Oh Carolina Café & Grocery, Collective Goods Bistro & Grocer and La Quercia Deli have been following (and are thriving with) a new business model brought on by the pandemic

At the venerable La Quercia in Kitsilano, co-owner Adam Pegg didn’t just put a corner aside. He turned the entire dining room into a deli on wheels.

By day, he sells fresh-rolled pasta, sauces, prepared meals, sausages, wild mushrooms, sandwiches, select pantry items and wine.

At night, he rolls the shelves aside, sets up a long table and serves family-style dinner for private groups of up to 10 people for $1,000.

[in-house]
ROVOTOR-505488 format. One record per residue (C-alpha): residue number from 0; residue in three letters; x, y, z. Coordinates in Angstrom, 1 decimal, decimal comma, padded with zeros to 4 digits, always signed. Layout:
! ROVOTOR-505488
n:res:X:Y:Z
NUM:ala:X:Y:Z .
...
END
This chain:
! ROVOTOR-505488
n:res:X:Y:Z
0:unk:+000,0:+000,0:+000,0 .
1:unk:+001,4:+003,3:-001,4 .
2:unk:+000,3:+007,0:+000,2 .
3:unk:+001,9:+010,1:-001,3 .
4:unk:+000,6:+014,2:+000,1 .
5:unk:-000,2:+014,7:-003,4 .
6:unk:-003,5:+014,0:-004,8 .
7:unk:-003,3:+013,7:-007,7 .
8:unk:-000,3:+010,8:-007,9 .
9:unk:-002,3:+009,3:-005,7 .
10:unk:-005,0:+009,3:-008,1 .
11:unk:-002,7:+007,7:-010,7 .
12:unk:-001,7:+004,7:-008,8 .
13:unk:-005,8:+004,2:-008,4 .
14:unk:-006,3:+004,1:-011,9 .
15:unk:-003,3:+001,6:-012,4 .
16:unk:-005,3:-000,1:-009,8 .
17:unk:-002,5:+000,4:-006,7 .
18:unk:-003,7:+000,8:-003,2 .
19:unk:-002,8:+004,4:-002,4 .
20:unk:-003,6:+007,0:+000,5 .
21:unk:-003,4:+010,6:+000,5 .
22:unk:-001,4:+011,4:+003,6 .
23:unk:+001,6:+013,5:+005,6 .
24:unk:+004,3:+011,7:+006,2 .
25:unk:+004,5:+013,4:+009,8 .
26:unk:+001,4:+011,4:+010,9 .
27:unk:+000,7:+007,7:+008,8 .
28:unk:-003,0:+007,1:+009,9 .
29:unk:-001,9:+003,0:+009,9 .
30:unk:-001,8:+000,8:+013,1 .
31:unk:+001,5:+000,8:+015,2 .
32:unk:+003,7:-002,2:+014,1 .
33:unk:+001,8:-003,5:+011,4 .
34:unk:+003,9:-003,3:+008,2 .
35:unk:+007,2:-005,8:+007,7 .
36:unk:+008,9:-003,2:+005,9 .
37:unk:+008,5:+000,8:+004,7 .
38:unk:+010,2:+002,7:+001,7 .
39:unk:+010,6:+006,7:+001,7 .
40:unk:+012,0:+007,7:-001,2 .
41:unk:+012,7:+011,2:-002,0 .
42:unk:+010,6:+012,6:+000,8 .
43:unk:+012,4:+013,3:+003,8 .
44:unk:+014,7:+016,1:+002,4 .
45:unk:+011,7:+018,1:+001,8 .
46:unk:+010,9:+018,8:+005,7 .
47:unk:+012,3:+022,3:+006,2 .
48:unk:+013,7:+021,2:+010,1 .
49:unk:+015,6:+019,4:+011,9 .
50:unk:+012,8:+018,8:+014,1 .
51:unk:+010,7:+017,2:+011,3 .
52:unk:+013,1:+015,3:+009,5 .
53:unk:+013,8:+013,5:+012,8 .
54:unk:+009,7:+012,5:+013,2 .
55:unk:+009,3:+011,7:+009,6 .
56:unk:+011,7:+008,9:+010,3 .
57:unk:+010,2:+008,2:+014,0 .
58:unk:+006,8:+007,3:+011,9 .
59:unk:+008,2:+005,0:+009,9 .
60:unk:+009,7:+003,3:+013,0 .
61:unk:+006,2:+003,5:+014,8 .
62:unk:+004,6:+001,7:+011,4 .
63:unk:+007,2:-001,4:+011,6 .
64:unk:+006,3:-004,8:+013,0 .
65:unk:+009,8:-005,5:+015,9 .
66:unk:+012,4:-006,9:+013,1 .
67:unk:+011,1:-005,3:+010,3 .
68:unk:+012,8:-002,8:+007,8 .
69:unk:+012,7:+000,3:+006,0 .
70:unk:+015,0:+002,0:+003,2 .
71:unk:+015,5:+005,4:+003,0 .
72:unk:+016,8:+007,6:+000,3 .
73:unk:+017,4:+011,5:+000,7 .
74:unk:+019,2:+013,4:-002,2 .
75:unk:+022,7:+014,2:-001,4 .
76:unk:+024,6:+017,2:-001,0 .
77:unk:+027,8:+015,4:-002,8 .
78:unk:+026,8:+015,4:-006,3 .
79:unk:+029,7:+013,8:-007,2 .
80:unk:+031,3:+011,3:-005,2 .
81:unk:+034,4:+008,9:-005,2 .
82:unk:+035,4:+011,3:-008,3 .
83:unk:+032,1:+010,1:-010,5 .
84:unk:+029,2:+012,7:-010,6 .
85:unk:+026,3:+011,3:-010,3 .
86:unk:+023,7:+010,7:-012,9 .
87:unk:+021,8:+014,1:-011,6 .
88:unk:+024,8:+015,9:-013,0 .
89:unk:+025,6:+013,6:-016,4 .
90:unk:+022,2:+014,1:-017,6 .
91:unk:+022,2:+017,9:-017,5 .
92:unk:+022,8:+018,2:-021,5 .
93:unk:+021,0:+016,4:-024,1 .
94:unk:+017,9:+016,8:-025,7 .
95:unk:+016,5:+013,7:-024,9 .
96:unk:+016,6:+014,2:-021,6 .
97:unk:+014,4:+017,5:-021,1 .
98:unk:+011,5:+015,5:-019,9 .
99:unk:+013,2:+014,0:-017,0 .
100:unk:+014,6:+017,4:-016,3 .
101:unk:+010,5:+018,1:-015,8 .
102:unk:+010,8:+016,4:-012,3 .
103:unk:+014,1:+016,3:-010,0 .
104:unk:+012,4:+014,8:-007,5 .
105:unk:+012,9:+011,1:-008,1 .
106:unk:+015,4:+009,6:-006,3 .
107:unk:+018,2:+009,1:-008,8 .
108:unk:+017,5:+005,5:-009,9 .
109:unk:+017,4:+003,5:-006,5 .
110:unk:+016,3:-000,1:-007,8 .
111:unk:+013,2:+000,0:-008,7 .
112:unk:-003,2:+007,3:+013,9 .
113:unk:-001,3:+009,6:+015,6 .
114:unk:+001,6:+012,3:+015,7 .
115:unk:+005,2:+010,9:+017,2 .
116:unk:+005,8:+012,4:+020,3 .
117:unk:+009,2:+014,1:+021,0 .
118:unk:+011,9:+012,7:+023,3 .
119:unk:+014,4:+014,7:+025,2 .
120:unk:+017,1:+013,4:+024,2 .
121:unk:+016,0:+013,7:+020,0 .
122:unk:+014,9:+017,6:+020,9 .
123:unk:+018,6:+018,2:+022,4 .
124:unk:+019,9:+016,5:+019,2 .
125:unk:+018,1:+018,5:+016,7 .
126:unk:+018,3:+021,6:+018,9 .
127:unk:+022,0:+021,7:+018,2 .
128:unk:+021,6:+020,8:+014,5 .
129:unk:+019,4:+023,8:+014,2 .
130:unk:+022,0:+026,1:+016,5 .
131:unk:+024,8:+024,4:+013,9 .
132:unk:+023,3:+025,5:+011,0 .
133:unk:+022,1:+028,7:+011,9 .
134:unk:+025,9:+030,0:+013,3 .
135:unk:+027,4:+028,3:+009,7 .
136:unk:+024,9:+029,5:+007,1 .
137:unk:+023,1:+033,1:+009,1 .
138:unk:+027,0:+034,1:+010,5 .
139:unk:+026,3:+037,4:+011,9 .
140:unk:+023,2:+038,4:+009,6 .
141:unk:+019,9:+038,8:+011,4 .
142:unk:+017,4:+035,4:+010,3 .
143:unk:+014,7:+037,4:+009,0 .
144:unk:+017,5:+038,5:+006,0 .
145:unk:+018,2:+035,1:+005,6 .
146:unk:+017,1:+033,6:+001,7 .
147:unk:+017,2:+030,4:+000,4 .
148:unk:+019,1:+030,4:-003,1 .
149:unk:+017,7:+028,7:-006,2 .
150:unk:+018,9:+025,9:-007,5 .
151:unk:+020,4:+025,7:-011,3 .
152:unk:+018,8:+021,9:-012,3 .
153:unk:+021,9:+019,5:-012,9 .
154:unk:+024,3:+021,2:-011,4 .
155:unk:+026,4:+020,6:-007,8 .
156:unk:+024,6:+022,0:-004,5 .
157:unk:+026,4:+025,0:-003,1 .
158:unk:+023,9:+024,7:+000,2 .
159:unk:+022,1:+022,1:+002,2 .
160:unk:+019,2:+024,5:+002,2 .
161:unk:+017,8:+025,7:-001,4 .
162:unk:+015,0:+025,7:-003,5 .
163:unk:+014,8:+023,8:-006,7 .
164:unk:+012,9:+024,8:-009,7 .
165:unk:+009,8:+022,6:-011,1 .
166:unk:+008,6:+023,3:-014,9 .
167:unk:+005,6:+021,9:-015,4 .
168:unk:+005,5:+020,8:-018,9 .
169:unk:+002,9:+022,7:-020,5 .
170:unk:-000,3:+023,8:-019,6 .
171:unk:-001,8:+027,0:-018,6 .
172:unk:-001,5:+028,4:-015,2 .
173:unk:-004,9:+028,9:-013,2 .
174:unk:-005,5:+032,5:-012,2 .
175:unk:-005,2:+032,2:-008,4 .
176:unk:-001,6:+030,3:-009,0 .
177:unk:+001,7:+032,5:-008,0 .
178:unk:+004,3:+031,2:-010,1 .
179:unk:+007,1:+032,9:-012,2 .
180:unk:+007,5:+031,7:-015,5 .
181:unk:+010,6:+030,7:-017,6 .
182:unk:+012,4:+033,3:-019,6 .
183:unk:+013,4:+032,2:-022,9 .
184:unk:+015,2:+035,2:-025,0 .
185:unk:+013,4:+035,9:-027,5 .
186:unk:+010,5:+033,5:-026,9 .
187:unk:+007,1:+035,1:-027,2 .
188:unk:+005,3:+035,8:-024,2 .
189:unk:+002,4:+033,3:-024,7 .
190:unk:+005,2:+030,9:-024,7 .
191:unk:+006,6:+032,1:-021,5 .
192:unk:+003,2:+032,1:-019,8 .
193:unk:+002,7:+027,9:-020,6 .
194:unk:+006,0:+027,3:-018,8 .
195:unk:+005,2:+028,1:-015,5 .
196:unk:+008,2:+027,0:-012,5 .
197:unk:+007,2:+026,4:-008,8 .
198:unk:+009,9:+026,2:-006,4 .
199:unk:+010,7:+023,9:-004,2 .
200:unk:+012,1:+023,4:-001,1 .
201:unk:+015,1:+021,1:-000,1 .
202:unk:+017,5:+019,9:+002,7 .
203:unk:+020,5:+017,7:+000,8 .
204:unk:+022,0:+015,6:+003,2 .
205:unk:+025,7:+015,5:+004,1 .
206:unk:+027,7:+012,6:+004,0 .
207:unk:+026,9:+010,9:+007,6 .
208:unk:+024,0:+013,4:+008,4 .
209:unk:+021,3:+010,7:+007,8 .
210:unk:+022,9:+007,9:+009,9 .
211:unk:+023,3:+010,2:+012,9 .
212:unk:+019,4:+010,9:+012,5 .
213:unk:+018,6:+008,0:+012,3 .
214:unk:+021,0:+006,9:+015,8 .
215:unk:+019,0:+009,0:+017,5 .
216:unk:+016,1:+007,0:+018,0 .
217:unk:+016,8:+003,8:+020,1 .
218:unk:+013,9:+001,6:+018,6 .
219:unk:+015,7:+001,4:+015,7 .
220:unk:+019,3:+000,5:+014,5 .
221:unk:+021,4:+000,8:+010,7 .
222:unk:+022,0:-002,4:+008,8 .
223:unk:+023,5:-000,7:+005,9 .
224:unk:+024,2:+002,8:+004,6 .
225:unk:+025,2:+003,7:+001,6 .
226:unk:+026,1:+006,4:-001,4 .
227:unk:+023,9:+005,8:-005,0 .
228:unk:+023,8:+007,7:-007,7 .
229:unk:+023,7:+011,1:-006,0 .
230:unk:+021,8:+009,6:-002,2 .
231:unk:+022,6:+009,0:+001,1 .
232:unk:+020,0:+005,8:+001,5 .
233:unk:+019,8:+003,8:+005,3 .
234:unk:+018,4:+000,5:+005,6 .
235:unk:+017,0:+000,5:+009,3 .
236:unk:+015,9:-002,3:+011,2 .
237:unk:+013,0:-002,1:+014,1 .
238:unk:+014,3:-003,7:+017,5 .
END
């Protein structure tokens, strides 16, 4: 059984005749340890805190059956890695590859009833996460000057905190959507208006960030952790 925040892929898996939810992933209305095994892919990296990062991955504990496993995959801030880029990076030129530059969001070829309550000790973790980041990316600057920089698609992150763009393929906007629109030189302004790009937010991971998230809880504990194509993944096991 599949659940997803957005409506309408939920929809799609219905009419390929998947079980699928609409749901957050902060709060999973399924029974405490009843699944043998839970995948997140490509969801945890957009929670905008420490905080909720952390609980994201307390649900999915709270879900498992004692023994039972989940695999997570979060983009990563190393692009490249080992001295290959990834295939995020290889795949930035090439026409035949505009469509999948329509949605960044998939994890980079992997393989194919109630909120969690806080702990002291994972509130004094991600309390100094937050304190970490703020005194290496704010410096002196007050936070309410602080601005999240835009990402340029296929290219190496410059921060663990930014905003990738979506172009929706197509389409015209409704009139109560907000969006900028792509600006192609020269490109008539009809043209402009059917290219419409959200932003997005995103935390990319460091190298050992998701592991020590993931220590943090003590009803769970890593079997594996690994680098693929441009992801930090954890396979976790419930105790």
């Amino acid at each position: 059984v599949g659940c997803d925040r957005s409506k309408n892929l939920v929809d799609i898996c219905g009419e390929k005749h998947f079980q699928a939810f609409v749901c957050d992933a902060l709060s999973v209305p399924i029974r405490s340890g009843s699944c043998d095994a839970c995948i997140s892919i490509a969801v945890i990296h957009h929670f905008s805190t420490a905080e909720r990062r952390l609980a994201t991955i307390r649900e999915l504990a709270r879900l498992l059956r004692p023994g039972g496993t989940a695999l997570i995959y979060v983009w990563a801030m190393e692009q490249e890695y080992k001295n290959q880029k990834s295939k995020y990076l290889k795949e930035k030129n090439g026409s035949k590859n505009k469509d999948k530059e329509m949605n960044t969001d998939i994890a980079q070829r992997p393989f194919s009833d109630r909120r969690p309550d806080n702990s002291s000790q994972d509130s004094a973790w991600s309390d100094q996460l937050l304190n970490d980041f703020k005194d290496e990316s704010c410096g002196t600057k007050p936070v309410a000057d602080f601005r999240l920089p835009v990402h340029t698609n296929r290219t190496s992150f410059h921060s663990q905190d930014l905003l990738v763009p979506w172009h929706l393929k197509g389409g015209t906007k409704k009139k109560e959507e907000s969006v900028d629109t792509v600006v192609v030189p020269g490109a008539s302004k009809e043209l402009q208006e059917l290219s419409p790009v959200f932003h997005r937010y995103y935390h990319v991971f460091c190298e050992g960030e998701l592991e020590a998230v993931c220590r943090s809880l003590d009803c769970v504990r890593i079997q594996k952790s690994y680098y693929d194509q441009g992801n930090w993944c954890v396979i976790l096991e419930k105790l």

“I’m not going back,” Mr. Pegg says. “The pandemic forced us to create a new business model and I really like this format.”

More important, everyone’s happier.

“The cooks don’t feel like cogs. I get to cook everyday. We take vacations. The customers are thrilled. If we have to close the restaurant again, we can stay afloat. And we’re making the same numbers with less volume.”